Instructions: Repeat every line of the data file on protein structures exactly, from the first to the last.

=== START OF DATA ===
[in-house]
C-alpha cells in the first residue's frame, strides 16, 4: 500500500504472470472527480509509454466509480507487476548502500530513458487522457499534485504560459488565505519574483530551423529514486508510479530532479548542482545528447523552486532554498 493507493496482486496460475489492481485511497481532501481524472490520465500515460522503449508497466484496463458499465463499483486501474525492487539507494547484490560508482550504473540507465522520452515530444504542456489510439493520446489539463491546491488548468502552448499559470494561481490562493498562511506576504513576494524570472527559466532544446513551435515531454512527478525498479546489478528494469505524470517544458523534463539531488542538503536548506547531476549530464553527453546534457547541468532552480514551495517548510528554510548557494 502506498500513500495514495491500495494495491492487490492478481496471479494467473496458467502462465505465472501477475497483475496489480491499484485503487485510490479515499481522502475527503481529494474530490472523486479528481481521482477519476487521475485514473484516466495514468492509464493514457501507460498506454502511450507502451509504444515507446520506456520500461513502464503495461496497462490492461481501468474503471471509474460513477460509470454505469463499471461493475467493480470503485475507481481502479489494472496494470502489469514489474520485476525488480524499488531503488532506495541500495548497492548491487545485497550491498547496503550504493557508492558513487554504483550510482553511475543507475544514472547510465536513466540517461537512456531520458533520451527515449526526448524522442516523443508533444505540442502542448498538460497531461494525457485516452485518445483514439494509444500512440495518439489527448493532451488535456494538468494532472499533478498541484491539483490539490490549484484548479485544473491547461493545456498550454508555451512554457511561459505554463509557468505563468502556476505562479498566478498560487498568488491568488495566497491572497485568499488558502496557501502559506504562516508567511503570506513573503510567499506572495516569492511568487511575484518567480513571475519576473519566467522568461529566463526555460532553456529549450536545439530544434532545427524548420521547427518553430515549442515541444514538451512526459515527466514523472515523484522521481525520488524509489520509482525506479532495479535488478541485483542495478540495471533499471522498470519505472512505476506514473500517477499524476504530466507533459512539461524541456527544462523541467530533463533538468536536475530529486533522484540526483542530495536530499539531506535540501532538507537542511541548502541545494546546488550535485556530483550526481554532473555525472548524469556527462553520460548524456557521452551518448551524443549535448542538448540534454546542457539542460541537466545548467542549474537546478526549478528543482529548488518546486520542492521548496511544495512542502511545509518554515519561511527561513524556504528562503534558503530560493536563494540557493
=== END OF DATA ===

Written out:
[in-house]
C-alpha cells in the first residue's frame, strides 16, 4: 500500500504472470472527480509509454466509480507487476548502500530513458487522457499534485504560459488565505519574483530551423529514486508510479530532479548542482545528447523552486532554498 493507493496482486496460475489492481485511497481532501481524472490520465500515460522503449508497466484496463458499465463499483486501474525492487539507494547484490560508482550504473540507465522520452515530444504542456489510439493520446489539463491546491488548468502552448499559470494561481490562493498562511506576504513576494524570472527559466532544446513551435515531454512527478525498479546489478528494469505524470517544458523534463539531488542538503536548506547531476549530464553527453546534457547541468532552480514551495517548510528554510548557494 502506498500513500495514495491500495494495491492487490492478481496471479494467473496458467502462465505465472501477475497483475496489480491499484485503487485510490479515499481522502475527503481529494474530490472523486479528481481521482477519476487521475485514473484516466495514468492509464493514457501507460498506454502511450507502451509504444515507446520506456520500461513502464503495461496497462490492461481501468474503471471509474460513477460509470454505469463499471461493475467493480470503485475507481481502479489494472496494470502489469514489474520485476525488480524499488531503488532506495541500495548497492548491487545485497550491498547496503550504493557508492558513487554504483550510482553511475543507475544514472547510465536513466540517461537512456531520458533520451527515449526526448524522442516523443508533444505540442502542448498538460497531461494525457485516452485518445483514439494509444500512440495518439489527448493532451488535456494538468494532472499533478498541484491539483490539490490549484484548479485544473491547461493545456498550454508555451512554457511561459505554463509557468505563468502556476505562479498566478498560487498568488491568488495566497491572497485568499488558502496557501502559506504562516508567511503570506513573503510567499506572495516569492511568487511575484518567480513571475519576473519566467522568461529566463526555460532553456529549450536545439530544434532545427524548420521547427518553430515549442515541444514538451512526459515527466514523472515523484522521481525520488524509489520509482525506479532495479535488478541485483542495478540495471533499471522498470519505472512505476506514473500517477499524476504530466507533459512539461524541456527544462523541467530533463533538468536536475530529486533522484540526483542530495536530499539531506535540501532538507537542511541548502541545494546546488550535485556530483550526481554532473555525472548524469556527462553520460548524456557521452551518448551524443549535448542538448540534454546542457539542460541537466545548467542549474537546478526549478528543482529548488518546486520542492521548496511544495512542502511545509518554515519561511527561513524556504528562503534558503530560493536563494540557493